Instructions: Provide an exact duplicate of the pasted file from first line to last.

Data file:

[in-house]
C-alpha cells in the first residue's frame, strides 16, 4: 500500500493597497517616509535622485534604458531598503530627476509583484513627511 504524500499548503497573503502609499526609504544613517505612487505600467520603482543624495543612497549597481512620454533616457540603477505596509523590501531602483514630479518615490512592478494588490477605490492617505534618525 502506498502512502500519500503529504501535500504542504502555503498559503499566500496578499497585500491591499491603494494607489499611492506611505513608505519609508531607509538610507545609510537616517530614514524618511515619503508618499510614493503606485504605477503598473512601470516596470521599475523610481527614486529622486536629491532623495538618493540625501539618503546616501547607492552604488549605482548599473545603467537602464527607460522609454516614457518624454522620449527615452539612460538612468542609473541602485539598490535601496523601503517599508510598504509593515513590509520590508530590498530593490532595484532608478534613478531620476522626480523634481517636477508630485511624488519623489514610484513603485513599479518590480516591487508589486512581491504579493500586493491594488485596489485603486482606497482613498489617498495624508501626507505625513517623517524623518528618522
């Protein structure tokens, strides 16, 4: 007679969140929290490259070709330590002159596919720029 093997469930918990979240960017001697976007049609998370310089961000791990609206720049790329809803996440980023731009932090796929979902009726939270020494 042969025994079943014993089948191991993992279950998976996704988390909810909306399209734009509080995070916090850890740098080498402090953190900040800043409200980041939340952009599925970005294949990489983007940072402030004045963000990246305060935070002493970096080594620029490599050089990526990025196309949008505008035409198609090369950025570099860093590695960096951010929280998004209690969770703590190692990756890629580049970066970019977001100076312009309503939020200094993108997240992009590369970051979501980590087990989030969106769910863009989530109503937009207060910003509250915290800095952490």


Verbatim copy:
[in-house]
C-alpha cells in the first residue's frame, strides 16, 4: 500500500493597497517616509535622485534604458531598503530627476509583484513627511 504524500499548503497573503502609499526609504544613517505612487505600467520603482543624495543612497549597481512620454533616457540603477505596509523590501531602483514630479518615490512592478494588490477605490492617505534618525 502506498502512502500519500503529504501535500504542504502555503498559503499566500496578499497585500491591499491603494494607489499611492506611505513608505519609508531607509538610507545609510537616517530614514524618511515619503508618499510614493503606485504605477503598473512601470516596470521599475523610481527614486529622486536629491532623495538618493540625501539618503546616501547607492552604488549605482548599473545603467537602464527607460522609454516614457518624454522620449527615452539612460538612468542609473541602485539598490535601496523601503517599508510598504509593515513590509520590508530590498530593490532595484532608478534613478531620476522626480523634481517636477508630485511624488519623489514610484513603485513599479518590480516591487508589486512581491504579493500586493491594488485596489485603486482606497482613498489617498495624508501626507505625513517623517524623518528618522
């Protein structure tokens, strides 16, 4: 007679969140929290490259070709330590002159596919720029 093997469930918990979240960017001697976007049609998370310089961000791990609206720049790329809803996440980023731009932090796929979902009726939270020494 042969025994079943014993089948191991993992279950998976996704988390909810909306399209734009509080995070916090850890740098080498402090953190900040800043409200980041939340952009599925970005294949990489983007940072402030004045963000990246305060935070002493970096080594620029490599050089990526990025196309949008505008035409198609090369950025570099860093590695960096951010929280998004209690969770703590190692990756890629580049970066970019977001100076312009309503939020200094993108997240992009590369970051979501980590087990989030969106769910863009989530109503937009207060910003509250915290800095952490």